As I get older I feel less personally involved with what is happening in the world. Too much detachment is nothing to boast of.   And it occurs to me to day that I should feel more touched  by the news than I do. I follow it with interest and curiosity, but can't escape from the feeling that I am keeping up with a soap. Perhaps it is too much to bear. No man is island, I have to remind myself. For whom the bell tolls. etc. Who would be a politician?

The garden centre delivers bags of compost and manure. And 8ft bamboo canes for the beans. But there is a mistake first time round. Instead of the canes enormous clumps of bamboo in giant pots are hauled out of the van. I have grown fond of bamboo and would have liked to accommodate them, but at £50 a pot they are beyond my means even if I had room for them. For a moment I am taken with the fantasy though.

Thursday, March 24, 2011

fish, pruning, gnomes

Posted by PicasaBridge over the moat at Groombridge Place.

They have cut down the condemned trees in The Grove. Today they are pruning the survivors.  Crash- helmeted tree-surgeons climb into the high branches, suitably secured by ropes and straps. The cropped branches meanwhile are chewed into a sawdust  down below by a grinding machine. It is noisy but the noise has a pleasing rural quality. Business in progress.

According to the current issue of Prospect magazine, quoting the Daily Telegraph, garden gnomes were first brought to England from Germany in 1874, by Charles Isham, a spiritualist who hoped  that they would attract real gnomes to his Northamptonshire garden. True? Does it matter?

Wednesday, March 23, 2011

frieze, hawthorn, incense

Posted by Picasa
Pigeons grazing in Calverley Ground. (Click for full picture).

From the train we see  a long hedge composed entirely of mature hawthorn trees stretching out beside a field in the sun.

Back after a long winter, we sit in the sun opposite the sea outside the restaurant called Pasta Pasta in St Leonards-on-Sea.|We telephone, Manina, the owner,  from the train as usual and ask her to reserve our favourite table for us. "Right on time," she says  when we arrive.  "How do you manage it?"Before we leave a smell drifts across from the house next door. It is vaguely familiar but neither of us can quite place it. "It's incense," Manina says. "They burn it sometimes."

Tuesday, March 22, 2011

partying, sniffing, logging

Posted by Picasa Hyacinth champagne.

Outside the pub in Groombridge, a spaniel tethered to a table leg keeps an eye on things, while his humans drink and scoff. But it is his nose which is most active. As a  new person approaches or another dog passes, he raises his head and his nostrils twitch with trembling curiosity.

Pushing a wheelbarrow across The Grove is an 80-year old neighbour salvaging logs. He is a former surgeon.  Tree surgeons have been cutting down diseased trees and sawing them up. Not to miss the chance of a store of winter fuel, he asks if he can have them. "Take as many as you want," he is told. And here he is on his third or fourth trip, bent over the wheelbarrow. May his fires burn bright.

Monday, March 21, 2011

sad, rugby, pigeons

Posted by PicasaSad but considerate. The Council has placed a notice on this silver birch to say that it is to be cut down owing to something called decay fungus.  A maple is also to go. The Council gives a lot of care to The Grove, and regularly plant more trees than come down. It was always, true to its name,  a place of trees, say local historians. It occupies a piece of land on a hill top, given to people who live nearby the Earl of Buckingham in 1703.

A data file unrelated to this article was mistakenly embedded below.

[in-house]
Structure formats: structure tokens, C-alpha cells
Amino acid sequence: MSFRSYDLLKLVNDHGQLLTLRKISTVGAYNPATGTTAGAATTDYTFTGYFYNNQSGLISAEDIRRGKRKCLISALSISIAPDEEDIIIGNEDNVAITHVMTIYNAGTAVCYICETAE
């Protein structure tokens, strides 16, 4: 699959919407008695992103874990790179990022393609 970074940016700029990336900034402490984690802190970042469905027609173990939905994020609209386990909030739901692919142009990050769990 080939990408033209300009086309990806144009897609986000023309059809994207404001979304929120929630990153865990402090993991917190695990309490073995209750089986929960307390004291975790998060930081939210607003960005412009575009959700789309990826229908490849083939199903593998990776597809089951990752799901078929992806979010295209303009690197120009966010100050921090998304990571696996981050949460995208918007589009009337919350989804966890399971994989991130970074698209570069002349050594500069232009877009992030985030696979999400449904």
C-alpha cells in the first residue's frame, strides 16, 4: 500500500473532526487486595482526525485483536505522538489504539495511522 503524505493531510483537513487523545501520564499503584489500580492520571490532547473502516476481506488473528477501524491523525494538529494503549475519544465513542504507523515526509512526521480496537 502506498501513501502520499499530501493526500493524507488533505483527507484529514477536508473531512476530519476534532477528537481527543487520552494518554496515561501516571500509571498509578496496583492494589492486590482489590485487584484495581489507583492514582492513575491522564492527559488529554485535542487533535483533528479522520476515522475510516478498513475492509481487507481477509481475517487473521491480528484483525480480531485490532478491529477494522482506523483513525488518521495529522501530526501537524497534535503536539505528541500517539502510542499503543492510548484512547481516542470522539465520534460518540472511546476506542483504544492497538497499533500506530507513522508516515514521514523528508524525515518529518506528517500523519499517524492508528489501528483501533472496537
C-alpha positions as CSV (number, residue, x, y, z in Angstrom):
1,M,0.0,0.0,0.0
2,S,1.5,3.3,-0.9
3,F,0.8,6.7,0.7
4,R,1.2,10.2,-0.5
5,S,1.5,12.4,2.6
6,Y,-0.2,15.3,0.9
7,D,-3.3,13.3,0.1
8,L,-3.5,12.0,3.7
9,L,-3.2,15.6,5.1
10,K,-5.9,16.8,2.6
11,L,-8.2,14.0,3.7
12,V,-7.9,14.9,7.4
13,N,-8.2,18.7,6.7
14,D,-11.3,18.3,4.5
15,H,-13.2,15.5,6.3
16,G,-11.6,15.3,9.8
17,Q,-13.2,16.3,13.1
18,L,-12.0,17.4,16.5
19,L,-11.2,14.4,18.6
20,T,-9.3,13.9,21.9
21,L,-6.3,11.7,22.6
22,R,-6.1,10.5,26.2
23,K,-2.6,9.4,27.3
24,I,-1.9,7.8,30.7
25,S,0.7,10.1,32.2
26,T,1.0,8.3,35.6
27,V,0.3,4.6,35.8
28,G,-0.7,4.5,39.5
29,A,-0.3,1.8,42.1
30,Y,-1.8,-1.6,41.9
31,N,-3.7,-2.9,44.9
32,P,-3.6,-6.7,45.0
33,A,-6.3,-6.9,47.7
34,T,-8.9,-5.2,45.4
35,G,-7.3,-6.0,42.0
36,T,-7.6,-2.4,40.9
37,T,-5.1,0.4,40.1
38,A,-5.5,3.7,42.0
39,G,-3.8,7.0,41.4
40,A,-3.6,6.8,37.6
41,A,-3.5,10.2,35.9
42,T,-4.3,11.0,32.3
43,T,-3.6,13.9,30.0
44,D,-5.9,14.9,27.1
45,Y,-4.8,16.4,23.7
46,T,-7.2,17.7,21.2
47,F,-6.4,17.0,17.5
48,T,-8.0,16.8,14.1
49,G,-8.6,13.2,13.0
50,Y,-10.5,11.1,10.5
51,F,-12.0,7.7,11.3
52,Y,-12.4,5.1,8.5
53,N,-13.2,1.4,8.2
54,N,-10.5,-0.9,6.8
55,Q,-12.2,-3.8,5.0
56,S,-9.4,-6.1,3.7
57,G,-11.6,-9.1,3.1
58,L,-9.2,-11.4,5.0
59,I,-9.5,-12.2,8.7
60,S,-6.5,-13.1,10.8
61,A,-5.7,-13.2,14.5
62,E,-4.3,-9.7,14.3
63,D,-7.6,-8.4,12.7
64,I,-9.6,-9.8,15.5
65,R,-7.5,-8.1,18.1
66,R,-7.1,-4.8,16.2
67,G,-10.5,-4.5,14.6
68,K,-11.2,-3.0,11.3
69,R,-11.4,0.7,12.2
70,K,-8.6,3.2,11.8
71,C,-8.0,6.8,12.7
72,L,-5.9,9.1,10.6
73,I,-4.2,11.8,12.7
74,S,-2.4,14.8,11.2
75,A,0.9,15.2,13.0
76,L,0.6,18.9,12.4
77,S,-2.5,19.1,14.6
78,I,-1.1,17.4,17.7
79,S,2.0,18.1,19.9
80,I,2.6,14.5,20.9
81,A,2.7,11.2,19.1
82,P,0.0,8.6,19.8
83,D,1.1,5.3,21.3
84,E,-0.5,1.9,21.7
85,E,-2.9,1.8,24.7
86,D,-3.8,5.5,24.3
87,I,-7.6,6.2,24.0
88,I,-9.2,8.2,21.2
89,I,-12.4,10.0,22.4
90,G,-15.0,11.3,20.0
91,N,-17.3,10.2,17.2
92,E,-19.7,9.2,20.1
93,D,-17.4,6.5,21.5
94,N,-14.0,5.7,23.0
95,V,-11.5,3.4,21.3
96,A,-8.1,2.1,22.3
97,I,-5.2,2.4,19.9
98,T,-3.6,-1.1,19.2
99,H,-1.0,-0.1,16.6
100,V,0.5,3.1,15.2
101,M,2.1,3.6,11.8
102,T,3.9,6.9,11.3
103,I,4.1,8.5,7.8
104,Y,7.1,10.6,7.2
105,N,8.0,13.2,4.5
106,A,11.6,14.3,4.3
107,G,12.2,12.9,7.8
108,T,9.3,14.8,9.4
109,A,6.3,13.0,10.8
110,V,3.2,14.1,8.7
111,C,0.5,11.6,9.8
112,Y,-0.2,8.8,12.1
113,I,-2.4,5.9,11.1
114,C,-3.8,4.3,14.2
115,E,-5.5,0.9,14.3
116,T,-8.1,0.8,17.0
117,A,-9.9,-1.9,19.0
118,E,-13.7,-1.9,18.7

Son-in-law Dominic and grandsons Josh and Rowan run across The Grove throwing an undersized rugby ball to one another, while I walk  behind, sedately, but impressed by their agility and sense of timing.

I try to transcribe the noise made by wood pigeons, of which there are a lot round here. It starts early in the morning and, at this time of year, seldom lapses during the day.  It is something like "coo, coo, coo, coo, cu." There may be more initial "coos", but it invariably ends with a definitive almost staccato sound, shorter than a coo, as if their concentration has been broken.

Sunday, March 20, 2011

lamp, chitting, question

Posted by Picasa Robin on street lamp in Mount Sion.

Egg boxes kept for the purpose now support  the seed potatoes which arrived the other day.They will  remain  there to be chitted until the end of the month when I plan to plant them.

I have noticed that the people at Sainsbury's check out tills are encouraged to chat to customers. One young man invariably  used to ask me if I was going to "do any thing interesting today". This morning the girl at the till  enquired "Have you had a good week?" I was not singled out for this question. "Have you had a good week,? " I heard her ask the woman behind me in the queue as I hoisted my rucksack on my back.

Saturday, March 19, 2011

grey, time,early

Posted by PicasaThe sun persists on a grey afternoon And how glad we are of its milky glow.

It is clear to me that there will never be time to read and reread all the books that I want to. The worst thing to do is to drift from one book to another. without finnishing any one of them.When you open a book. I tell myself, you should see it through to the end, even, as sometimes happens, the bitter end. In the last year or so I have tackled the problem by dividing my reading time into four or more sections. And then asigning certain times to certain books, and sticking very strictly to this routine. So at the moment, it is Zola's La Terre before breakfast and in the hour so before rur evening meal. Last thing at night, at the moment, it is The Adventures of Sherlock Holmes, (until recently this slot was devoted to Gullivers Travels). The afternoon is at the moment giventoTony Judt's Post War, a history Eurpope from 1945 until the present day. Four books at a time isn't I suppose bad going, but I wouldn't be able to keep it up, if I didn't stick to the rules. Then there are things to do and to be done, other than reading. "Always got his nose in a book,"   is not a nice thing to say of someone , though you could say it of me . Though if you did I it would not ne entirely true.  I do other things. Yes I do.

This morning, in anticipation of a the visit of my daughter Pippa and her  family, I get up early to peel the potatoes, trim the sprouts and anoint the joint. The sight of everything ready and  in its
 place is encouraging.